Of the 12,000-plus people who have served in Congress over the years, only 2% have been women. Startling numbers to reflect on during Women's History Month. For Chairwoman Cathy McMorris Rodgers, the most senior ranking Republican woman in Congress, this is a problem. And it's one that can and should be solved. Through mentorship, through leading by example, and in some cases, through legislation that gives women the time and flexibility to thrive at work. Tucked in the hideaway of her office in the U.S. Capitol, she tells us, "I make it a priority to tap other women on the shoulder and encourage them. Be the mentor. We need more mentors, and we need women to step up and believe in themselves, too."
The congresswoman from Washington is a trailblazer in many regards — the first in her family to go to college, the first in her family to go on to get an MBA (for which she's still paying off student loans, by the way), the fifth sitting congresswoman to give birth while in office, the second woman to ever hold the role of chairperson of the House Republican Conference, and the list goes on. But if you ask her if she ever feels exhausted having to push forward and claim her place as first or second or fifth, she's surprised to even hear the question. For her, the journey has been tremendous and she wishes more people could experience it. She says, "I have met some amazing people on the way and I just want more people to be able to have the experiences I have." That positivity and resilience are a huge piece of what shape McMorris Rodgers' worldview.
For instance, when asked about what she wants to say to young women who identify as conservative, but worry that the Republican party doesn't hear them or prioritize them, she simply says, "What I’m about and what my colleagues are about as Republicans is ensuring that every person in this country — no matter who they are, no matter where they come from — has the opportunity for a better life. And to make sure that they have the freedom and the opportunity to do that. I want to empower people. I want to empower individuals and their families and their communities to be trusted to make the best decisions. I get very concerned when so many decisions are being made here in Washington, D.C. with a top-down, government-knows-best approach, so the Republicans are about unleashing individuals to get out there and see what they can do and be a part of making history."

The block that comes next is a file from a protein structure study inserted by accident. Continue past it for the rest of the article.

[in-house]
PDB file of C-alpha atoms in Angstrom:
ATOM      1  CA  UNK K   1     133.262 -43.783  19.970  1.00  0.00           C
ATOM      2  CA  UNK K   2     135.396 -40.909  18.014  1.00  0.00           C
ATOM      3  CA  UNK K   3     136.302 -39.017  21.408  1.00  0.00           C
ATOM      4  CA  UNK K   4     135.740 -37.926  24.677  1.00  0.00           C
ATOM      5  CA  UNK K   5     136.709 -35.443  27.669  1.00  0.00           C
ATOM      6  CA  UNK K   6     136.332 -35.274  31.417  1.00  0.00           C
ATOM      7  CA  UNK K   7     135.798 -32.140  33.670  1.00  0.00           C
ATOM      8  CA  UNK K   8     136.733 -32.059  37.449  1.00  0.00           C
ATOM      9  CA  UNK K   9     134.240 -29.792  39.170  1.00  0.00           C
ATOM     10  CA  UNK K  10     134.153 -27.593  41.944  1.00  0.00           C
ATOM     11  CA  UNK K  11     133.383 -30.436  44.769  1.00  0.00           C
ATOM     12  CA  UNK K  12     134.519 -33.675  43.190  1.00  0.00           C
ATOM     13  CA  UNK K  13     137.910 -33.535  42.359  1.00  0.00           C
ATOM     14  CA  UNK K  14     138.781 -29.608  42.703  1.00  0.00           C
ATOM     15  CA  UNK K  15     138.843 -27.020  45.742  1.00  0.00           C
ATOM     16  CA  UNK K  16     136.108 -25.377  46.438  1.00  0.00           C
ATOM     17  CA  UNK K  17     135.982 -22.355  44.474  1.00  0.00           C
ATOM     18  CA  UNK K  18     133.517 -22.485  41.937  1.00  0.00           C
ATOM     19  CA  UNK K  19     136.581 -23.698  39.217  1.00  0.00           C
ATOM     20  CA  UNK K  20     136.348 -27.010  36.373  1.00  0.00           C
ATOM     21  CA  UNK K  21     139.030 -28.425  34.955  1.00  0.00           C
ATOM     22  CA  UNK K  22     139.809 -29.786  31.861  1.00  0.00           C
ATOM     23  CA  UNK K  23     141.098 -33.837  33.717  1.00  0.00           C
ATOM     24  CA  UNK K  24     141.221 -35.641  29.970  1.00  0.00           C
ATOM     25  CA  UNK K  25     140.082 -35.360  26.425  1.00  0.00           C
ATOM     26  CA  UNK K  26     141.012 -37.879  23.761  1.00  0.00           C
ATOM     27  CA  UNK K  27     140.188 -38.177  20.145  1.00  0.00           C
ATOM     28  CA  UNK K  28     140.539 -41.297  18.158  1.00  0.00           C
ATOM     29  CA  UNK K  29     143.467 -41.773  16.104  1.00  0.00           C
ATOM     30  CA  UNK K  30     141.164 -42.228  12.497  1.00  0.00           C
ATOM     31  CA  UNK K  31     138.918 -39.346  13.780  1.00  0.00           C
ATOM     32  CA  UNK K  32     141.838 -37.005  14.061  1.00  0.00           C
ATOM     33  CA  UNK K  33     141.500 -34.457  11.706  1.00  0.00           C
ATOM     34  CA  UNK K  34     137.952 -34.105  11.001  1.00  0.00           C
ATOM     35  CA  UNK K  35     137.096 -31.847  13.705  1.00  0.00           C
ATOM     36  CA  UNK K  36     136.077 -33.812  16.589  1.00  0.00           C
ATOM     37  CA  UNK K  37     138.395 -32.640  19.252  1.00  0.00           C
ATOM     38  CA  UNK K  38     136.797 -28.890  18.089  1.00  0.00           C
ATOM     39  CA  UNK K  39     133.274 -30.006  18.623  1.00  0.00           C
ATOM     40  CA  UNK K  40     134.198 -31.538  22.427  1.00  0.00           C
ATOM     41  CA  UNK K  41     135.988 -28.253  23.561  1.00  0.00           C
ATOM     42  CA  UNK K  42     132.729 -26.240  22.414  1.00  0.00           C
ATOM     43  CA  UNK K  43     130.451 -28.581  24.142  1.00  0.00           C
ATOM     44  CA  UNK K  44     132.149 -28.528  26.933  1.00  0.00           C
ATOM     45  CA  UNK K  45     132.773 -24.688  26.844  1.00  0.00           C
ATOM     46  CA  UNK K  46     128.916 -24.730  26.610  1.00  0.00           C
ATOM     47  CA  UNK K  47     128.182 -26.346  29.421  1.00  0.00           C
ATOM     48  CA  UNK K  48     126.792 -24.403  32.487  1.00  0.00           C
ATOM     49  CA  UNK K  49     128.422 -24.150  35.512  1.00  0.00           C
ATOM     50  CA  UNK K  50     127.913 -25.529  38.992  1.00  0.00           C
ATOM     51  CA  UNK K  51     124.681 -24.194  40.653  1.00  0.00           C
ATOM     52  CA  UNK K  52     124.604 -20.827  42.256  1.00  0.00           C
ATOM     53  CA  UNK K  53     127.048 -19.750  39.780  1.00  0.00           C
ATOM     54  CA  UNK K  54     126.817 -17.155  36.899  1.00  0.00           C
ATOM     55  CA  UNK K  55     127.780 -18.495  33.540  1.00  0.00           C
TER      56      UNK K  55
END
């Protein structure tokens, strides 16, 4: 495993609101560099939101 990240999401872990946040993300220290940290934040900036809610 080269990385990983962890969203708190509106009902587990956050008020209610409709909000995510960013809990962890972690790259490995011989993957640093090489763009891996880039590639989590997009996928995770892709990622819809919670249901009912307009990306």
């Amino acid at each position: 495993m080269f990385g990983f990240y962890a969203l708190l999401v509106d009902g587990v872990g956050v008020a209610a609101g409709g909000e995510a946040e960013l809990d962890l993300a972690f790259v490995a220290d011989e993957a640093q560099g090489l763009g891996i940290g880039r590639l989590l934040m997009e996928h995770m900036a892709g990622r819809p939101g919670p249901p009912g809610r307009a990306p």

For the congresswoman, ambition isn't a dirty word, per se, but it's not the end game. Sitting in such a senior role in a party that isn't always thought to champion women in leadership, she says: "I define power as having influence so you can speak for people who cannot speak for themselves. For example, my oldest has special needs, and because of Cole (he’s now in third grade), I have lived the journey of having that diagnosis, going through early intervention, and having an IEP (an individualized education plan). And so, I can be a stronger advocate for children with special needs, for children all across this country." And she has been. She spoke with us at length about her pride in accomplishing what she did with the ABLE Act, a bill she worked on for years, which President Obama signed into law last year that "allows families who have children with disabilities to set money aside for later on in life."
But before considering power or ambition or influence, McMorris Rodgers wants women to consider possibility. Because, she says, "I think we’re just at the beginning of women really making history when it comes to serving in politics." Her strongest advice for any woman today is that they consider political office, and they put themselves forward. She says: "I would just encourage women to go for it. I was the 200th woman elected to the United States House of Representatives, out of over 12,000 people who have served. And today, there’s been about just over 300 women who have served — but [that] is only 2%, so we need more women to run. Nothing is handed to you, especially in this political environment. Whether you’re male or female. It’s not like you’re going to get a lot of favors. I would encourage them to step up. To work hard, persevere."
The Chairwoman considers hesitation to be the biggest obstacle that's stood in her way so far in her career. To anyone else struggling with the same thing, she says, "I just want them to believe in themselves. I want them to be risk-takers and dream big dreams and anything is possible."